Millions of people in Europe and around the world are struggling with the consequences of COVID-19. More than four million lost their lives, many companies went bankrupt and of course it has had a great impact on mental health, which was also the subject of the summit organized in Athens by the World Health Organization and the Greek Ministry of Health.
To discuss this and about the pandemic in general, Euronews spoke with WHO’s regional director for Europe, Hans Kluge.
We begin with the recent development in the investigations of the international delegation in China on the origins of the virus. On the one hand, we have the director of the organization saying recently that perhaps it was a bit premature to rule out a leak, a laboratory leak. And from the other side, China rejected the WHO’s proposed plan for a second phase of an investigation.
Do you have any evidence to suspect that there was a laboratory leak? And what are you going to do from now on?
“I think that’s a question for Dr. Tedros from the WHO in Geneva, because I am the WHO regional director for Europe, which covers all 53 European member states, and China is not one of them. So I was not. aware of the mission. So the information I have is the same that we are hearing from our CEO, which is that all options are on the table and must be investigated. But we must remember that at the time of origin investigations of the MERS or SARS 1 virus, it took between one and two and a half years to establish any link between the virus and the intermediate host. Therefore, it is normal that such an investigation takes a little time. “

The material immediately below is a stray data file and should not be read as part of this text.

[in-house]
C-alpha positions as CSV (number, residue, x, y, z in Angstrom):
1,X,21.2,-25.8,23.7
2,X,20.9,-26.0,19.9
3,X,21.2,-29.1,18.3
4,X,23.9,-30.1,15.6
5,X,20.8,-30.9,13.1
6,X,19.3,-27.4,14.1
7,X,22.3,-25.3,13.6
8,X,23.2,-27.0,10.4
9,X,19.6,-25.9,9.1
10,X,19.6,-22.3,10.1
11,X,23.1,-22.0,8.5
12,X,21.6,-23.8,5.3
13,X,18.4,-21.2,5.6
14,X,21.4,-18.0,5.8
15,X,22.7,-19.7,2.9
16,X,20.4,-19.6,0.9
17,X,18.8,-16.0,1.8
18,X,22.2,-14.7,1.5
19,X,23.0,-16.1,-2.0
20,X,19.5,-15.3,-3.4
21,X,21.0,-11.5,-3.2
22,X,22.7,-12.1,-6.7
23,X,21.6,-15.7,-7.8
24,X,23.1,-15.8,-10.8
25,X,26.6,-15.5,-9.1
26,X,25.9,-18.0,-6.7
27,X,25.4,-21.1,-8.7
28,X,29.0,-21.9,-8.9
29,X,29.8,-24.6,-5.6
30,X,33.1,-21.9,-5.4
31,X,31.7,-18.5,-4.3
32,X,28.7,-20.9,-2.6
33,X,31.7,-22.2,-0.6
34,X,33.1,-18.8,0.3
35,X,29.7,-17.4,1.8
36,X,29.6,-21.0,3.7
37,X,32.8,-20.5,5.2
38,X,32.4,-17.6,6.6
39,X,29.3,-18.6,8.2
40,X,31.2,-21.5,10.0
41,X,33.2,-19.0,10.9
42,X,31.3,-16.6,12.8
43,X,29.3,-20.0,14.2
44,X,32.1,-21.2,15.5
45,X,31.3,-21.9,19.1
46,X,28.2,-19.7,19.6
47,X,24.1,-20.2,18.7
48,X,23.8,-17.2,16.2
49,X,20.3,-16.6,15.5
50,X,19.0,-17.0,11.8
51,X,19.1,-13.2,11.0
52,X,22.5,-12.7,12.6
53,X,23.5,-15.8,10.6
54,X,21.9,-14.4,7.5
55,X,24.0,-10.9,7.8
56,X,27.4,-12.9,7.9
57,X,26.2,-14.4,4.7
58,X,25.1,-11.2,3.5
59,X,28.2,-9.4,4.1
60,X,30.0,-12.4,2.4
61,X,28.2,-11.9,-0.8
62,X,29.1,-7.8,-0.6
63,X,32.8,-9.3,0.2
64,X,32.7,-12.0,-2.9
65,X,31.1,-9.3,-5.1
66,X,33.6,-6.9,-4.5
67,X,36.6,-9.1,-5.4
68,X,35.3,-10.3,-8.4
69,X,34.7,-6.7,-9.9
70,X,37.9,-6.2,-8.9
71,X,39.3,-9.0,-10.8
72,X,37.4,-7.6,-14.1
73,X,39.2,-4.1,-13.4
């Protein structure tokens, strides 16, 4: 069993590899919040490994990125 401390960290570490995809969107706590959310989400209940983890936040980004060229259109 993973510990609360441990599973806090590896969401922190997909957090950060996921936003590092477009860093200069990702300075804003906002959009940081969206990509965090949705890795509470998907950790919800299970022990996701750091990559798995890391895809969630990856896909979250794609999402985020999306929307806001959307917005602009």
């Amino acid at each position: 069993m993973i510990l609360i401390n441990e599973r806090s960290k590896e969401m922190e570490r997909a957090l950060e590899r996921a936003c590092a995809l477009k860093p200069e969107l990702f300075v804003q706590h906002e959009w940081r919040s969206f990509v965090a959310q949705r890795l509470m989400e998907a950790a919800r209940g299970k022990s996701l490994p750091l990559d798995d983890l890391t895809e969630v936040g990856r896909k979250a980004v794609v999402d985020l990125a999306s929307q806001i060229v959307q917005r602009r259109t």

As a WHO official, do you think it will be a challenge?
“Well, I think that’s a question, honestly, for Dr. Tedros in Geneva, because I am responsible for the 53 European member states of the WHO. China is not one of them. So I think it would not be fair to me honestly. give a comment on that, as I am not dealing with China. But I see that Dr. Tedros has called on the experts to establish a group of experts to carry out the second phase of the investigations. And I think we should give that research a little time to move on. “
Vaccines in Europe are the way out of this pandemic. Are the numbers satisfactory?
“The way out of the pandemic, I would say, is threefold. I call it the VIP approach. The ‘V’ of the variants. We have to study the variants very closely, in this case, the Delta variant, which attacks people who are not vaccinated or sufficiently vaccinated. The “I” of immunization, we have to expand it. So the answer is no, it is still not enough. We have a coverage of 26% in the European region and then the “P” of people We need to engage more with people, encourage them to get vaccinated, but also adhere to public health measures, including wearing masks when we cannot take a distance of one and a half meters. “
What is your position on mandatory vaccinations? This is a very hot debate right now in Europe.